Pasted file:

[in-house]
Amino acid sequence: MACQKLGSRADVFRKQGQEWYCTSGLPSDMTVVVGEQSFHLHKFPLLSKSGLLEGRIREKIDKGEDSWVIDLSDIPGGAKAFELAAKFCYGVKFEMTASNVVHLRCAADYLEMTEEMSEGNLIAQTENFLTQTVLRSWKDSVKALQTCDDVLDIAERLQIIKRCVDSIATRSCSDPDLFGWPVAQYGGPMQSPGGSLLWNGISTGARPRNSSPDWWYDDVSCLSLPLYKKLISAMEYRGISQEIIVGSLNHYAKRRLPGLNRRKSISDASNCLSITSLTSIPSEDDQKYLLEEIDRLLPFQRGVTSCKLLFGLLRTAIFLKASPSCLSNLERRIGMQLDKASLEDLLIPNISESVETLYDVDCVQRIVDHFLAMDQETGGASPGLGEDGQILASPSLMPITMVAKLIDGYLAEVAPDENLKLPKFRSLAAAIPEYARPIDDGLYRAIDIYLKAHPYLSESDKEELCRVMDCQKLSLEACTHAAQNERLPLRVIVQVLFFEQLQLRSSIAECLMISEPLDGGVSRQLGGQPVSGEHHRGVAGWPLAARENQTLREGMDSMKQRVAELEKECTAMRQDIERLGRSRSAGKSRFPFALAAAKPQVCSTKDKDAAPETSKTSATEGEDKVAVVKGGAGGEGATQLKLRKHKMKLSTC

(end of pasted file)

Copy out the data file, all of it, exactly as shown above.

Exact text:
[in-house]
Amino acid sequence: MACQKLGSRADVFRKQGQEWYCTSGLPSDMTVVVGEQSFHLHKFPLLSKSGLLEGRIREKIDKGEDSWVIDLSDIPGGAKAFELAAKFCYGVKFEMTASNVVHLRCAADYLEMTEEMSEGNLIAQTENFLTQTVLRSWKDSVKALQTCDDVLDIAERLQIIKRCVDSIATRSCSDPDLFGWPVAQYGGPMQSPGGSLLWNGISTGARPRNSSPDWWYDDVSCLSLPLYKKLISAMEYRGISQEIIVGSLNHYAKRRLPGLNRRKSISDASNCLSITSLTSIPSEDDQKYLLEEIDRLLPFQRGVTSCKLLFGLLRTAIFLKASPSCLSNLERRIGMQLDKASLEDLLIPNISESVETLYDVDCVQRIVDHFLAMDQETGGASPGLGEDGQILASPSLMPITMVAKLIDGYLAEVAPDENLKLPKFRSLAAAIPEYARPIDDGLYRAIDIYLKAHPYLSESDKEELCRVMDCQKLSLEACTHAAQNERLPLRVIVQVLFFEQLQLRSSIAECLMISEPLDGGVSRQLGGQPVSGEHHRGVAGWPLAARENQTLREGMDSMKQRVAELEKECTAMRQDIERLGRSRSAGKSRFPFALAAAKPQVCSTKDKDAAPETSKTSATEGEDKVAVVKGGAGGEGATQLKLRKHKMKLSTC